There are some symptoms. But they’re nonspecific, and a lot of us experience them monthly. They include abdominal bloating, feeling full quickly when eating, a change of bowel or bladder habits, and pain or discomfort in the pelvic area. If they occur every day for several weeks and they’re unusual for you, you should be evaluated. Chances are it is not ovarian cancer, but you should have it ruled out.

I would also say, don’t wait until this disease touches your life to do something about it. We need more people involved supporting patients and families and researchers. One in 78 women is diagnosed with ovarian cancer, so it’s not an uncommon disease. We all know 78 women. Chances are one will be diagnosed with ovarian cancer, and chances are she’ll be diagnosed at a late stage.

What do you see as some of the most exciting or promising recent developments?

For a long time, there was little progress. I’m a firm believer in this: You watch, you wait, you work. And you don’t give up. There were not a lot of breakthroughs for many years. A few years ago, that changed. There are actually several new treatments. Women are living longer. It’s an exciting time in cancer research.

Because the disease is so difficult to diagnose, and because there is no screening test, most of the time, when women are diagnosed, they are at stage 3 or 4. They have a high risk of recurrence. But there are new drugs that can delay that. They offer patients time to reach milestones with their families. Personalized treatments are what the focus is on right now.

There is one class of drugs — called PARP inhibitors — that block the protein PARP, which is needed to help repair damaged DNA in cells. What that means is that the inhibitors can prevent cancer from repairing its own damaged DNA. It leads to cancer cells’ destruction. A lot of research is building around these drugs. Researchers are looking at combining them with other treatments.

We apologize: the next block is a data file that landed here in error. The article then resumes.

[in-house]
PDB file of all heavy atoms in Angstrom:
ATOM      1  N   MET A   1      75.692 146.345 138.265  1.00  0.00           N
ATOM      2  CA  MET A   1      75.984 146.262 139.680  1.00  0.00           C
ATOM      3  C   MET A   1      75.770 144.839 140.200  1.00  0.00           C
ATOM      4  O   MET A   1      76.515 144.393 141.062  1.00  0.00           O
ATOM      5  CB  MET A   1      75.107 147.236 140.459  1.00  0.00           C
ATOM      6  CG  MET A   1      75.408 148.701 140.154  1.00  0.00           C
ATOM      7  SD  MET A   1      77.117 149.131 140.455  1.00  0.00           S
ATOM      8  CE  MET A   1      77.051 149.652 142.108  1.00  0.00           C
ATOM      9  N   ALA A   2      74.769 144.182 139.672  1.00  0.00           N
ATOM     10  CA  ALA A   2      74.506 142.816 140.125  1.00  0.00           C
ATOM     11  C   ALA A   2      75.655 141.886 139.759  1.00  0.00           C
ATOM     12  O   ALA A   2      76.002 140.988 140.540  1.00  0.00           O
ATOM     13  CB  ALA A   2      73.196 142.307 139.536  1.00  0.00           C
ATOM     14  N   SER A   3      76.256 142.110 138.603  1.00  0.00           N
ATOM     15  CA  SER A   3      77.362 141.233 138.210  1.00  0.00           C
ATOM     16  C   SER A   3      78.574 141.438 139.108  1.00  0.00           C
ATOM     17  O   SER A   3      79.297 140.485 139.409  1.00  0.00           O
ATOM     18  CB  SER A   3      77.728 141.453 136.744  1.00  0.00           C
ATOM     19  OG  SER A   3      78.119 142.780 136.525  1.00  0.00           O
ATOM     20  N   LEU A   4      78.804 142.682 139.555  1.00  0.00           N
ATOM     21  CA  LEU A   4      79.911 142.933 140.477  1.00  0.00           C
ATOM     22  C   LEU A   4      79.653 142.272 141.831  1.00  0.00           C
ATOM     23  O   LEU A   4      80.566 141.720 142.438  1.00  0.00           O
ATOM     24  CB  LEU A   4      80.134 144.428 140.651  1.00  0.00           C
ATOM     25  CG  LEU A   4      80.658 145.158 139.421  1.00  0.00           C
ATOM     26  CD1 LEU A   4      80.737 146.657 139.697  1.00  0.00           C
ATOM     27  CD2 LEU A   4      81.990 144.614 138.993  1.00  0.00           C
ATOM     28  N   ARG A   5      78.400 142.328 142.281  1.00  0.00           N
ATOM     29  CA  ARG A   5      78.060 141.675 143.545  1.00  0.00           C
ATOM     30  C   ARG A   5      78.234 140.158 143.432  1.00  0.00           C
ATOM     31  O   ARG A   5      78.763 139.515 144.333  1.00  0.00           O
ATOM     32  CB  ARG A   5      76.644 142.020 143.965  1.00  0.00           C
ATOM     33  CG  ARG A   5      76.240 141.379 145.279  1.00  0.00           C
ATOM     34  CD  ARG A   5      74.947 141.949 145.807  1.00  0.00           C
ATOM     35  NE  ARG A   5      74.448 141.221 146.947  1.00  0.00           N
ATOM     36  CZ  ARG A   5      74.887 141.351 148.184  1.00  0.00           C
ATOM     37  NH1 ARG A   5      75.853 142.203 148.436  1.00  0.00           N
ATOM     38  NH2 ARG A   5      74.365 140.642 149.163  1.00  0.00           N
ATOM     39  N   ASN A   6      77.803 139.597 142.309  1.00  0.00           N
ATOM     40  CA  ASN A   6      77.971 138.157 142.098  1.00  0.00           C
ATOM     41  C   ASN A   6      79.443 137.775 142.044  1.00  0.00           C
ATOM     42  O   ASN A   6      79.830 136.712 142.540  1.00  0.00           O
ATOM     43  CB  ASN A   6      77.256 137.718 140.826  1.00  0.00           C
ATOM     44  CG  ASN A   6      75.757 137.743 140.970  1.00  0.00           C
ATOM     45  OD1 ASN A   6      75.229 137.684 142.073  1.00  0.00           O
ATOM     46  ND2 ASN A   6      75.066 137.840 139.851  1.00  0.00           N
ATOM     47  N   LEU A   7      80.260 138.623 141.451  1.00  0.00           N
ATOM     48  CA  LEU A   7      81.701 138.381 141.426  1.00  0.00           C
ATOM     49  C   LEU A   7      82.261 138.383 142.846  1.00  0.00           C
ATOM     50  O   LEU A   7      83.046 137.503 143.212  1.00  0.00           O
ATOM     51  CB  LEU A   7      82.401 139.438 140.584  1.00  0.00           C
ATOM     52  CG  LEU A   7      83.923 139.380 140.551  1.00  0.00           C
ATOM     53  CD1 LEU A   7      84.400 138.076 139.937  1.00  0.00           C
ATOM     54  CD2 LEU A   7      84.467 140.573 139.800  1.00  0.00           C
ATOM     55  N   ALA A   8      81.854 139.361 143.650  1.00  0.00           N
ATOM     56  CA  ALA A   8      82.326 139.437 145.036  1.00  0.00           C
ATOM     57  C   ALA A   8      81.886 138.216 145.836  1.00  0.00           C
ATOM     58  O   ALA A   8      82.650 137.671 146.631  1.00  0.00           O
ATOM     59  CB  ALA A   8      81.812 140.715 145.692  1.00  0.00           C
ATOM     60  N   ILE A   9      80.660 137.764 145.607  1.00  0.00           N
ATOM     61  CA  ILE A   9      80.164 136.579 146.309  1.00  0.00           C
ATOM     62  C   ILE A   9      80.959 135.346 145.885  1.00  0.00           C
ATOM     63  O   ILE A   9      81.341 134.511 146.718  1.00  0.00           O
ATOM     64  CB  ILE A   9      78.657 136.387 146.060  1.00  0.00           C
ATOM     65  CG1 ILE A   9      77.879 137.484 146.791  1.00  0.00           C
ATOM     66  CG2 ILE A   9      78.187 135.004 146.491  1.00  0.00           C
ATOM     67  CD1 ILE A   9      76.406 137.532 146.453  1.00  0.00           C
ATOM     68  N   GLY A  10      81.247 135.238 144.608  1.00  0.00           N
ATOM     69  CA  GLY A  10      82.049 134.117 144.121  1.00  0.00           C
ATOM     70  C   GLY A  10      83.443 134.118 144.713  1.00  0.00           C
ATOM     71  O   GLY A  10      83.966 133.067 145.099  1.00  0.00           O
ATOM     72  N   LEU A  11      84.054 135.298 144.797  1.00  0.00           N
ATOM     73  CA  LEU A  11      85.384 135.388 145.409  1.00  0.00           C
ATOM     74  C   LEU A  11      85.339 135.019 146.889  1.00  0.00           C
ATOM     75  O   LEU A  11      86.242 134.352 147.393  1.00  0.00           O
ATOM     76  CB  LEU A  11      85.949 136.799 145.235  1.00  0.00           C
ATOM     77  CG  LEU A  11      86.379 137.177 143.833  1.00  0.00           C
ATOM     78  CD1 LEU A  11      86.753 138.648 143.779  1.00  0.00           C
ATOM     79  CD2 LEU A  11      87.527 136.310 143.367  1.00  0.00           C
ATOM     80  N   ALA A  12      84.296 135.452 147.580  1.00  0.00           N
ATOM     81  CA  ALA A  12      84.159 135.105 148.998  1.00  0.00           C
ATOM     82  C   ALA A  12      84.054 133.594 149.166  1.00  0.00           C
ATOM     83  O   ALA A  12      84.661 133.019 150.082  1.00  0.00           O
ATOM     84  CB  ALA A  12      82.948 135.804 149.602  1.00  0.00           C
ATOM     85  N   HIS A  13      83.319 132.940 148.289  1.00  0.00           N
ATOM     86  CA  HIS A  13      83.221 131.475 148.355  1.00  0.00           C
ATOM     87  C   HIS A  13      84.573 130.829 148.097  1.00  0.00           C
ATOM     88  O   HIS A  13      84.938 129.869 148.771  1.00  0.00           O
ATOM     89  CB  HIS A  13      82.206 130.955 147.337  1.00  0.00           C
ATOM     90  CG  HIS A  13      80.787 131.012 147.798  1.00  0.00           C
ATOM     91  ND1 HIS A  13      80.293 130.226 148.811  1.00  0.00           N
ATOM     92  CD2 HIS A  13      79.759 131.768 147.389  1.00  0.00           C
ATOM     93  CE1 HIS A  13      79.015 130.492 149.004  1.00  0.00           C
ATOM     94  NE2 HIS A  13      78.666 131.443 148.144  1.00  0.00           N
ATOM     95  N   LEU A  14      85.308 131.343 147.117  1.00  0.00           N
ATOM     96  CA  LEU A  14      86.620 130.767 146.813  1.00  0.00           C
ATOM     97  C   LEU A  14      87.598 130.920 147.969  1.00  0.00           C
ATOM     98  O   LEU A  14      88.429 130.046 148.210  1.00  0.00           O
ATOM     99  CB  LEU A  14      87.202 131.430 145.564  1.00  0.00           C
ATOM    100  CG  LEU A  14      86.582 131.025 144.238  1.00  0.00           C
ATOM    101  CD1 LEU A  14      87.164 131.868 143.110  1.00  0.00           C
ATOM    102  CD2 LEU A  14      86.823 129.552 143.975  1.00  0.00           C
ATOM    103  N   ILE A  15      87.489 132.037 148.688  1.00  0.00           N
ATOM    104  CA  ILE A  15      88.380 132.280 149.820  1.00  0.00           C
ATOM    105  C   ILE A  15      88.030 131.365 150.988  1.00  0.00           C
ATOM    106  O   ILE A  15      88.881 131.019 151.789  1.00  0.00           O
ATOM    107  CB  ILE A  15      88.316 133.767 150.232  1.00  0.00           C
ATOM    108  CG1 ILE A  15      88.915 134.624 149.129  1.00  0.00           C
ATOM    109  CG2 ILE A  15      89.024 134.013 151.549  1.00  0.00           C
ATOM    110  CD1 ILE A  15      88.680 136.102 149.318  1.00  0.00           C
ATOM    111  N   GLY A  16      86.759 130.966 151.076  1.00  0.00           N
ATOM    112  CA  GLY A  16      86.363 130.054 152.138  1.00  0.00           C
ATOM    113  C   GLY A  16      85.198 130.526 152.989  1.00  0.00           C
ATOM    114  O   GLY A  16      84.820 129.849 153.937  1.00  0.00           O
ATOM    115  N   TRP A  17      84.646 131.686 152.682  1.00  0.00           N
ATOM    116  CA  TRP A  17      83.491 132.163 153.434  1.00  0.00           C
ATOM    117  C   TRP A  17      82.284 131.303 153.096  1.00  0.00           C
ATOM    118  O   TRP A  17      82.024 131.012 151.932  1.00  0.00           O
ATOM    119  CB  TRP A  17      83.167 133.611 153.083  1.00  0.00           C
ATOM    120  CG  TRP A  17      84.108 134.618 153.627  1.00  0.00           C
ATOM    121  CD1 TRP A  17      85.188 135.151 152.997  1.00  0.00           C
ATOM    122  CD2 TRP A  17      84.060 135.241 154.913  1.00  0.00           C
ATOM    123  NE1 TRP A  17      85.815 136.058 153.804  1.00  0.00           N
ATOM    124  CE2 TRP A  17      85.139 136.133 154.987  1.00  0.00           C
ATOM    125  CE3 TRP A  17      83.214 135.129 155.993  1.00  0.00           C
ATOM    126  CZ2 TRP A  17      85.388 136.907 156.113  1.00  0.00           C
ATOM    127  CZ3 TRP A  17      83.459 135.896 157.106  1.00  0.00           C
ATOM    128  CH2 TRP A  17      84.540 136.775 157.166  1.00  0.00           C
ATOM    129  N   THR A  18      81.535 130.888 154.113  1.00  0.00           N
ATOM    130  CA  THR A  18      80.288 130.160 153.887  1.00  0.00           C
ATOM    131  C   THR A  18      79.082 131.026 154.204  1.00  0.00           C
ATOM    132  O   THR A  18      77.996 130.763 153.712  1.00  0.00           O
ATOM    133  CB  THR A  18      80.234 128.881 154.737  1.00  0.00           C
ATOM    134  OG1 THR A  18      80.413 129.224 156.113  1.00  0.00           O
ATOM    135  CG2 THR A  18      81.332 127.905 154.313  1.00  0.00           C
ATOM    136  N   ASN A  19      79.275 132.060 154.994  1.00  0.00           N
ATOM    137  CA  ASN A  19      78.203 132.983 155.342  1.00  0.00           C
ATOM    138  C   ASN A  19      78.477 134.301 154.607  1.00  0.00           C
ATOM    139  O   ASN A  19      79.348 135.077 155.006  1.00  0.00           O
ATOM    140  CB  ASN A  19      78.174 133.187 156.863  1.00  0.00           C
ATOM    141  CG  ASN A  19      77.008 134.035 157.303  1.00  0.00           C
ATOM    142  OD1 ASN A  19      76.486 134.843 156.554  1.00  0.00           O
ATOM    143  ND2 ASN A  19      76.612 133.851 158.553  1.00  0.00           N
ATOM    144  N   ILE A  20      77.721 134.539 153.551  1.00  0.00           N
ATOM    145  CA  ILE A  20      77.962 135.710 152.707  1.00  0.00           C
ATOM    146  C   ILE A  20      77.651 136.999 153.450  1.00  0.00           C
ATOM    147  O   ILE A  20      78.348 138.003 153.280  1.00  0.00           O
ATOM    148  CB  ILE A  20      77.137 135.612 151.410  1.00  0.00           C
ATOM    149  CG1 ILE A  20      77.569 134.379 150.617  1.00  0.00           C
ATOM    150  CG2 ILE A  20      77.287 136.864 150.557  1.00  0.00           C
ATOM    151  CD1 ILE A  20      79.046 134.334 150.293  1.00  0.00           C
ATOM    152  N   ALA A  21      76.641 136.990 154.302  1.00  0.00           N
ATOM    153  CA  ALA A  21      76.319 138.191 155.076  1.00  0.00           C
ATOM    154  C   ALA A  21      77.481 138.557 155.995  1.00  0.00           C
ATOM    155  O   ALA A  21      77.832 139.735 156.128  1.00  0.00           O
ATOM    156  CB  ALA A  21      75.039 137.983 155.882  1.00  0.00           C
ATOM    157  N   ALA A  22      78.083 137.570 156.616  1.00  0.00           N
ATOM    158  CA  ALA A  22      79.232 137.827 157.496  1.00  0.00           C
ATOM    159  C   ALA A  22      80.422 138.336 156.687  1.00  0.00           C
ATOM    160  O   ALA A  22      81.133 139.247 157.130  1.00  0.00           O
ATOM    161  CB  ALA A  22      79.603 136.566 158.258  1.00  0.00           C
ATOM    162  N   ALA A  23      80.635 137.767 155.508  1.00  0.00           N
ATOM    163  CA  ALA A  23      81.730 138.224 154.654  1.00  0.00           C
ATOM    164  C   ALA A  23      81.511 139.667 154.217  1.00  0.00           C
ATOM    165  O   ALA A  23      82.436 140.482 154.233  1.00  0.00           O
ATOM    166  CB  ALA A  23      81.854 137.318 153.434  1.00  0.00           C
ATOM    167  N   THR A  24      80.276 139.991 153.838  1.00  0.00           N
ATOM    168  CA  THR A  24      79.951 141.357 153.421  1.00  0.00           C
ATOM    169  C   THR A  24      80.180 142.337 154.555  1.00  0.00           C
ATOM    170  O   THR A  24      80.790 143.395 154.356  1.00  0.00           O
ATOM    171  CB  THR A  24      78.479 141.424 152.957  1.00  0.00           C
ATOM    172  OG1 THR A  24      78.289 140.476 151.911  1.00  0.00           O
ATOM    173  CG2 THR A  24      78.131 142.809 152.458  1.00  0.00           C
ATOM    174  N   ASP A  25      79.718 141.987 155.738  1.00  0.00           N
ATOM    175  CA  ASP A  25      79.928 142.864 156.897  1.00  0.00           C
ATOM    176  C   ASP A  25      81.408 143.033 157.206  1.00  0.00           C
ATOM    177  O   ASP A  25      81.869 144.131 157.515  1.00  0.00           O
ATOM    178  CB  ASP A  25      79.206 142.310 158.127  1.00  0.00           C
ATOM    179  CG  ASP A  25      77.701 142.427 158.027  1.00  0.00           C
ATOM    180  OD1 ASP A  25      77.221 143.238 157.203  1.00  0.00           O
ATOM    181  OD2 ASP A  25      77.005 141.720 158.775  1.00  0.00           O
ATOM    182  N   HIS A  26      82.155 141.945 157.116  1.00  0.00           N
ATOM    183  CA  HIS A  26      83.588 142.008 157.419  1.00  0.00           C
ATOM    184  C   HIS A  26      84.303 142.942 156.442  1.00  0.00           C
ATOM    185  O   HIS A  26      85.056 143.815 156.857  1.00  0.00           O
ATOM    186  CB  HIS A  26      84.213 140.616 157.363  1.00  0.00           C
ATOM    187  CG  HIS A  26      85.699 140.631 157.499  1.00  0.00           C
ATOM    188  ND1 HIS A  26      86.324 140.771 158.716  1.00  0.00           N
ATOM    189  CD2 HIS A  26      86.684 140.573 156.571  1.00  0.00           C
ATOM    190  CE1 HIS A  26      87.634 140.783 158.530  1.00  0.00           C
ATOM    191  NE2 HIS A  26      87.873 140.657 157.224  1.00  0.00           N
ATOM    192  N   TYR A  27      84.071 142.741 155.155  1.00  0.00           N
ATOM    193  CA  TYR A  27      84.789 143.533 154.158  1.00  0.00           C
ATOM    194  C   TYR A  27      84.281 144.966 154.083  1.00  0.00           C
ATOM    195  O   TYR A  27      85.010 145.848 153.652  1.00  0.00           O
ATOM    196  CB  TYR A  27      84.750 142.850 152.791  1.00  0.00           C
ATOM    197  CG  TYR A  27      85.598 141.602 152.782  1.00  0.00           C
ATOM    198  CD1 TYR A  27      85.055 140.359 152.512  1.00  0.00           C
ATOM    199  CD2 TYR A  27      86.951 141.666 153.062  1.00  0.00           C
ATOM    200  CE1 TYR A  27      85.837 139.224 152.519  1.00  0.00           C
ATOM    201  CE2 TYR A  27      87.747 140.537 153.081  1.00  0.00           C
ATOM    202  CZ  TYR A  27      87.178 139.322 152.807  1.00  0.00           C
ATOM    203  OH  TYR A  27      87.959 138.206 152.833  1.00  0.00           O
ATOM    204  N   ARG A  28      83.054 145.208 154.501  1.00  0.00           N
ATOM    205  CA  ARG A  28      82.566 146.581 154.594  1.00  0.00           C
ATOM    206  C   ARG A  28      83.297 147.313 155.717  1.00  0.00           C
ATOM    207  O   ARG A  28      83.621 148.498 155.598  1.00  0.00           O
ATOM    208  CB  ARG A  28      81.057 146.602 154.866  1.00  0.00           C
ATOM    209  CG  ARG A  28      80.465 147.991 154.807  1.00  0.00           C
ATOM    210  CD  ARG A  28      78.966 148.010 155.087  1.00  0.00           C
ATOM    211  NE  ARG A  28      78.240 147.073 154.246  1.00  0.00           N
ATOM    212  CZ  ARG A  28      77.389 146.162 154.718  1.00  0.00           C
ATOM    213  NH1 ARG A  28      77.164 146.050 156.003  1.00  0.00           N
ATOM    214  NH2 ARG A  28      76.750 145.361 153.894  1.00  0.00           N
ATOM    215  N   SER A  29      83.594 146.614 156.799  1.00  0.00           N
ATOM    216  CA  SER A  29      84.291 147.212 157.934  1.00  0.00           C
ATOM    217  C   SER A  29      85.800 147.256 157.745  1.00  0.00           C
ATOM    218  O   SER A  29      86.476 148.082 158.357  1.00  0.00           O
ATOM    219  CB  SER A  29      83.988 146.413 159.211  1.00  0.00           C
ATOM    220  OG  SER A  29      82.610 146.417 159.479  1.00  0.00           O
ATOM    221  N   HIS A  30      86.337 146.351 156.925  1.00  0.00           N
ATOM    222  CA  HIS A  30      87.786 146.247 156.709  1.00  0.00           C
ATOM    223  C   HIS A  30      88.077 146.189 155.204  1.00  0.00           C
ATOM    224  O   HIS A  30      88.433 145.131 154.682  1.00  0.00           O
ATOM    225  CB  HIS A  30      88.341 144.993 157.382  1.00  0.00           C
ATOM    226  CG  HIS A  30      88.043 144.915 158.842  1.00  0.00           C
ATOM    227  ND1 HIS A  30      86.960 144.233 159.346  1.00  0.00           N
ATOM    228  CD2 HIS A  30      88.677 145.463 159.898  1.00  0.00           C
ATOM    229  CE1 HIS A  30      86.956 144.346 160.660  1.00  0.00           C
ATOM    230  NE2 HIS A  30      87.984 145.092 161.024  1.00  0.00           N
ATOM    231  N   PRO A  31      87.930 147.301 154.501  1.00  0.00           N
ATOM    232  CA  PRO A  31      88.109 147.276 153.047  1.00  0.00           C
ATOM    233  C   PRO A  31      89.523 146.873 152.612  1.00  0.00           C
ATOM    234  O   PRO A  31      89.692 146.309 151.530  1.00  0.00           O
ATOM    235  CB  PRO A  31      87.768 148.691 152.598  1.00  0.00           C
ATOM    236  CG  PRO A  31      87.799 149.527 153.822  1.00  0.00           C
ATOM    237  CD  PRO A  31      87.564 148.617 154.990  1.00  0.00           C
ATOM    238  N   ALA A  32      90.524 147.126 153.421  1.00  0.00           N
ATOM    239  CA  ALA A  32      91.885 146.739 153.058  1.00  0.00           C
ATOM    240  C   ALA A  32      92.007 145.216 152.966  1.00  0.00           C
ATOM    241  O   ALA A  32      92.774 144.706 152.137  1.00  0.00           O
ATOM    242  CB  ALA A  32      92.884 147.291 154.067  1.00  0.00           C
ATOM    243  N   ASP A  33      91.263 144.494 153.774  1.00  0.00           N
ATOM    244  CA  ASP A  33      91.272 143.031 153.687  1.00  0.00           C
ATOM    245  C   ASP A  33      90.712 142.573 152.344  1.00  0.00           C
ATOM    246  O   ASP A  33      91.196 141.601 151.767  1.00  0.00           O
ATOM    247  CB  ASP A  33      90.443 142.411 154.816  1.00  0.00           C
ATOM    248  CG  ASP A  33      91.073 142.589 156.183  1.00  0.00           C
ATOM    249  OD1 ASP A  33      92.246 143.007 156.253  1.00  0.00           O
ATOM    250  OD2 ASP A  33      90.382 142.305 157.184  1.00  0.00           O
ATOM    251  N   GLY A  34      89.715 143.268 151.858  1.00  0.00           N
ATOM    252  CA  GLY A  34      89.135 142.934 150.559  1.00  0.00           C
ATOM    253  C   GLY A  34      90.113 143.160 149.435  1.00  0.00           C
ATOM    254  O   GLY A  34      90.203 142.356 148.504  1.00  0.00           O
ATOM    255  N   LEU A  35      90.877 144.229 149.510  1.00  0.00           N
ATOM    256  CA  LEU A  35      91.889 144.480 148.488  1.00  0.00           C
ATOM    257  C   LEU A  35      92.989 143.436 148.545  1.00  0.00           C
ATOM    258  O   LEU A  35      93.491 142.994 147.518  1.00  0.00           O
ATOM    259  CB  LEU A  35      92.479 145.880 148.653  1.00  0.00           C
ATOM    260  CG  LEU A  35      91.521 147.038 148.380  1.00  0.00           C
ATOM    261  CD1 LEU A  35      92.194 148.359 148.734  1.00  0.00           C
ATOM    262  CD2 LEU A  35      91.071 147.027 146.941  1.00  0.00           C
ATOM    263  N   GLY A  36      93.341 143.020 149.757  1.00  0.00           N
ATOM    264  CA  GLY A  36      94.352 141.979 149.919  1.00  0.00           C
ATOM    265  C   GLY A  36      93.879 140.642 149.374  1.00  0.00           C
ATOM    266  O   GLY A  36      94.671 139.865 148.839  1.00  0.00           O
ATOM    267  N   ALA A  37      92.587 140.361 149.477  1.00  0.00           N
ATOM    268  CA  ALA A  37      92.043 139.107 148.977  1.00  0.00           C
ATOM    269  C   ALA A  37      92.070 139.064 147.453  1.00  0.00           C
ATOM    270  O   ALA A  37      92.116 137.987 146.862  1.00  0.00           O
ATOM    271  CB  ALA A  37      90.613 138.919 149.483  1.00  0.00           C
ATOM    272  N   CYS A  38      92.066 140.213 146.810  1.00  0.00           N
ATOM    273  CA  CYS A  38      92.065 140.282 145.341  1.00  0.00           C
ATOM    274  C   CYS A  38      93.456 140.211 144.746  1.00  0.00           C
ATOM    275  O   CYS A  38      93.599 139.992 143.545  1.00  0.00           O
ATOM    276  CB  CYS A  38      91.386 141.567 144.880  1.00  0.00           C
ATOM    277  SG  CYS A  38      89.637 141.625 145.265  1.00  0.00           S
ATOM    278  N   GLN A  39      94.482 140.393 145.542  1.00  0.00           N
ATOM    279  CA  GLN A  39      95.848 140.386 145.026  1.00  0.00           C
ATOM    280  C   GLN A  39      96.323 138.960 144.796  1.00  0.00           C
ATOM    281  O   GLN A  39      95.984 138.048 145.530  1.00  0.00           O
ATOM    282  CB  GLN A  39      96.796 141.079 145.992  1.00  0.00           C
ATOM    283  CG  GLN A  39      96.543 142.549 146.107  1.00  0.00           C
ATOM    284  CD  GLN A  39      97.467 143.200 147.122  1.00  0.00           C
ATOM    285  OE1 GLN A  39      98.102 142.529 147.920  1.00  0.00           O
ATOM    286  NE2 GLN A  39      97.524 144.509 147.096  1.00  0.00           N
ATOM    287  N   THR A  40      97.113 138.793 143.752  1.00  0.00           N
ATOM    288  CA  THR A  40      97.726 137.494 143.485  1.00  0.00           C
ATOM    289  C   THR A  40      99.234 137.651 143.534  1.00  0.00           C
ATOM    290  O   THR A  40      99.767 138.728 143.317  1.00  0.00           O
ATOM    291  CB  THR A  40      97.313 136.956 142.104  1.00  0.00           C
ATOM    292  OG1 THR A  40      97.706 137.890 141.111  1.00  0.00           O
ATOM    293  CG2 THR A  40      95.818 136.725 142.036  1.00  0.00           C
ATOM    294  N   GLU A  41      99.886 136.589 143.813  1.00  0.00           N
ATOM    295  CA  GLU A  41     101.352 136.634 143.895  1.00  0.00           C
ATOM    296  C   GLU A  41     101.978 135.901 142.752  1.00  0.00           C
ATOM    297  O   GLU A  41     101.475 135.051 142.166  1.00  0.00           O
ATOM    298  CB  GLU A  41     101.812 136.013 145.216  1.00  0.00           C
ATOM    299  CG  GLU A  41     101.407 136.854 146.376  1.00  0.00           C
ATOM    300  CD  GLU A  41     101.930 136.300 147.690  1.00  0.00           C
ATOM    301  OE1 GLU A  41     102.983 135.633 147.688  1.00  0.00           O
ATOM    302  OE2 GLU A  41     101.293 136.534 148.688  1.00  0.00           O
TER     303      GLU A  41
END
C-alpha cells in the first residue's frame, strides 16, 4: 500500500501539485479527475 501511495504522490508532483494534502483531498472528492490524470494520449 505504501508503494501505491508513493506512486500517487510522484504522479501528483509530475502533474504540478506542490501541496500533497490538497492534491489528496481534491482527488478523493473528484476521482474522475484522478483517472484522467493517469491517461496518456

To be a candidate for these drugs, you have to have a genetic mutation (BRCA1 or BRCA2) or a genetic mutation in the tumor itself. Roughly 25% to 35% of women with ovarian cancer have an underlying mutation in their cancer or in their blood. All women diagnosed with ovarian cancer should have genetic testing. This is vital. It gives the best chance of developing a personalized treatment plan, should the cancer return. Also, it informs family members of their risk of developing other genetically linked diseases.

Tell us about your survivor programs.

I feel like there’s no reason any woman should feel alone in her disease. Our programs focus on finding strength, unity, and support in one another. Our Survive and Thrive program brings together ovarian cancer survivors so we can improve their overall wellness and quality of life. We teach them skills they can utilize during their treatment and beyond.

We also have a peer-to-peer mentoring program, With a Little Help From Her Friends, that connects a newly diagnosed patient with a survivor who was diagnosed at roughly the same age and stage, someone who has made it to the other side of things. Hearing another woman’s voice in that same situation is very comforting and encouraging.

What is the most important thing you’d like to say to women diagnosed with ovarian cancer and their caregivers? What advice — and hope — can you give them?

Ovarian cancer is a very overwhelming diagnosis. There are a lot of decisions to make and a lot of information to absorb. No one knows what tomorrow is going to bring. So you make the best decisions that you can with the information that you have available to you today. Support and resources are available. That makes it more manageable.

Also, to family members and patients: Be your own best advocate. Sometimes that role changes. Sometimes the caregiver is the advocate, sometimes the patient is the advocate, and often times it changes along the way.

The hope is that this is the most exciting time in ovarian cancer research. We have more drugs available today than we have ever had. There is a lot of momentum. There’s a lot of hope. The word hope to me is an action. Because there’s still a lot of work to be done.